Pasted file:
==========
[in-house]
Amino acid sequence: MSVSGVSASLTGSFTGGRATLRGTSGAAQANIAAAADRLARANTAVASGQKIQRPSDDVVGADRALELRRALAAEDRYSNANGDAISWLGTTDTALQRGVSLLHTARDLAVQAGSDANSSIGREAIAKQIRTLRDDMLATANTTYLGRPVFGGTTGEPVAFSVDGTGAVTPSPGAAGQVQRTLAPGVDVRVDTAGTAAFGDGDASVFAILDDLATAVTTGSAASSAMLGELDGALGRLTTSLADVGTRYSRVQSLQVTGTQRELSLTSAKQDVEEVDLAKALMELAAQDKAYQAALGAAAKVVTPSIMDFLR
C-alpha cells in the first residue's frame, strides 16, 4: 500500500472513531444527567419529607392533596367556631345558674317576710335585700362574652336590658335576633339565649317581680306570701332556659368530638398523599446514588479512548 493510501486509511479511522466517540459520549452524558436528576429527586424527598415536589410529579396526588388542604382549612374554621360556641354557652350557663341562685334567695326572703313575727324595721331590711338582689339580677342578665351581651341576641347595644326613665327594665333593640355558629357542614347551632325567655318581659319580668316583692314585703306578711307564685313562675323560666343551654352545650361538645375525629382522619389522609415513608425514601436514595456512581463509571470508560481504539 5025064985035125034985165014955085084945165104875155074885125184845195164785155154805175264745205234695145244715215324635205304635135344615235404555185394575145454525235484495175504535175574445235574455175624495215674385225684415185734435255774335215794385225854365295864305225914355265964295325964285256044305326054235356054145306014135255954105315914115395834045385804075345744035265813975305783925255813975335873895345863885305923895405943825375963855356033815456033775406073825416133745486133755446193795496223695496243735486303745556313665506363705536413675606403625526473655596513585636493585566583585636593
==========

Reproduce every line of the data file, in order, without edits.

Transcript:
[in-house]
Amino acid sequence: MSVSGVSASLTGSFTGGRATLRGTSGAAQANIAAAADRLARANTAVASGQKIQRPSDDVVGADRALELRRALAAEDRYSNANGDAISWLGTTDTALQRGVSLLHTARDLAVQAGSDANSSIGREAIAKQIRTLRDDMLATANTTYLGRPVFGGTTGEPVAFSVDGTGAVTPSPGAAGQVQRTLAPGVDVRVDTAGTAAFGDGDASVFAILDDLATAVTTGSAASSAMLGELDGALGRLTTSLADVGTRYSRVQSLQVTGTQRELSLTSAKQDVEEVDLAKALMELAAQDKAYQAALGAAAKVVTPSIMDFLR
C-alpha cells in the first residue's frame, strides 16, 4: 500500500472513531444527567419529607392533596367556631345558674317576710335585700362574652336590658335576633339565649317581680306570701332556659368530638398523599446514588479512548 493510501486509511479511522466517540459520549452524558436528576429527586424527598415536589410529579396526588388542604382549612374554621360556641354557652350557663341562685334567695326572703313575727324595721331590711338582689339580677342578665351581651341576641347595644326613665327594665333593640355558629357542614347551632325567655318581659319580668316583692314585703306578711307564685313562675323560666343551654352545650361538645375525629382522619389522609415513608425514601436514595456512581463509571470508560481504539 5025064985035125034985165014955085084945165104875155074885125184845195164785155154805175264745205234695145244715215324635205304635135344615235404555185394575145454525235484495175504535175574445235574455175624495215674385225684415185734435255774335215794385225854365295864305225914355265964295325964285256044305326054235356054145306014135255954105315914115395834045385804075345744035265813975305783925255813975335873895345863885305923895405943825375963855356033815456033775406073825416133745486133755446193795496223695496243735486303745556313665506363705536413675606403625526473655596513585636493585566583585636593